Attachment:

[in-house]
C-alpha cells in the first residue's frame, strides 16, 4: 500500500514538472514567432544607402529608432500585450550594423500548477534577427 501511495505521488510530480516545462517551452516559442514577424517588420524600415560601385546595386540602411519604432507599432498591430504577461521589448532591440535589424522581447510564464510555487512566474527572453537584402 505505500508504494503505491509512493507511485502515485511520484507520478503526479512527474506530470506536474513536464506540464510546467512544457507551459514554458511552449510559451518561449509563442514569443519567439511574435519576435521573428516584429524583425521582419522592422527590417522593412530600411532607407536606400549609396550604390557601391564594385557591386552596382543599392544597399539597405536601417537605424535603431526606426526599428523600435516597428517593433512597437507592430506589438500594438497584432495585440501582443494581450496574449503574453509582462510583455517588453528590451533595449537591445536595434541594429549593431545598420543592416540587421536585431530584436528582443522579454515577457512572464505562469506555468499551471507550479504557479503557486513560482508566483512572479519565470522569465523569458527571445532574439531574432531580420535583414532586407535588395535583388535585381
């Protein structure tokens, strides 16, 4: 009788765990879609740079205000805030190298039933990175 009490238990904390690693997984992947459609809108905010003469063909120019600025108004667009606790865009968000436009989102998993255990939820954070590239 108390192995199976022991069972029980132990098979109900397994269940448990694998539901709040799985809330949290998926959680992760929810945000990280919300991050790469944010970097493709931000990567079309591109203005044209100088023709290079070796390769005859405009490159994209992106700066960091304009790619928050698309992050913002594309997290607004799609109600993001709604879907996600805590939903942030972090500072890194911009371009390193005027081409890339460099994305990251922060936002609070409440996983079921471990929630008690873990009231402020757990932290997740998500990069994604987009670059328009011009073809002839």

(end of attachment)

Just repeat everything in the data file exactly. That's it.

[in-house]
C-alpha cells in the first residue's frame, strides 16, 4: 500500500514538472514567432544607402529608432500585450550594423500548477534577427 501511495505521488510530480516545462517551452516559442514577424517588420524600415560601385546595386540602411519604432507599432498591430504577461521589448532591440535589424522581447510564464510555487512566474527572453537584402 505505500508504494503505491509512493507511485502515485511520484507520478503526479512527474506530470506536474513536464506540464510546467512544457507551459514554458511552449510559451518561449509563442514569443519567439511574435519576435521573428516584429524583425521582419522592422527590417522593412530600411532607407536606400549609396550604390557601391564594385557591386552596382543599392544597399539597405536601417537605424535603431526606426526599428523600435516597428517593433512597437507592430506589438500594438497584432495585440501582443494581450496574449503574453509582462510583455517588453528590451533595449537591445536595434541594429549593431545598420543592416540587421536585431530584436528582443522579454515577457512572464505562469506555468499551471507550479504557479503557486513560482508566483512572479519565470522569465523569458527571445532574439531574432531580420535583414532586407535588395535583388535585381
């Protein structure tokens, strides 16, 4: 009788765990879609740079205000805030190298039933990175 009490238990904390690693997984992947459609809108905010003469063909120019600025108004667009606790865009968000436009989102998993255990939820954070590239 108390192995199976022991069972029980132990098979109900397994269940448990694998539901709040799985809330949290998926959680992760929810945000990280919300991050790469944010970097493709931000990567079309591109203005044209100088023709290079070796390769005859405009490159994209992106700066960091304009790619928050698309992050913002594309997290607004799609109600993001709604879907996600805590939903942030972090500072890194911009371009390193005027081409890339460099994305990251922060936002609070409440996983079921471990929630008690873990009231402020757990932290997740998500990069994604987009670059328009011009073809002839």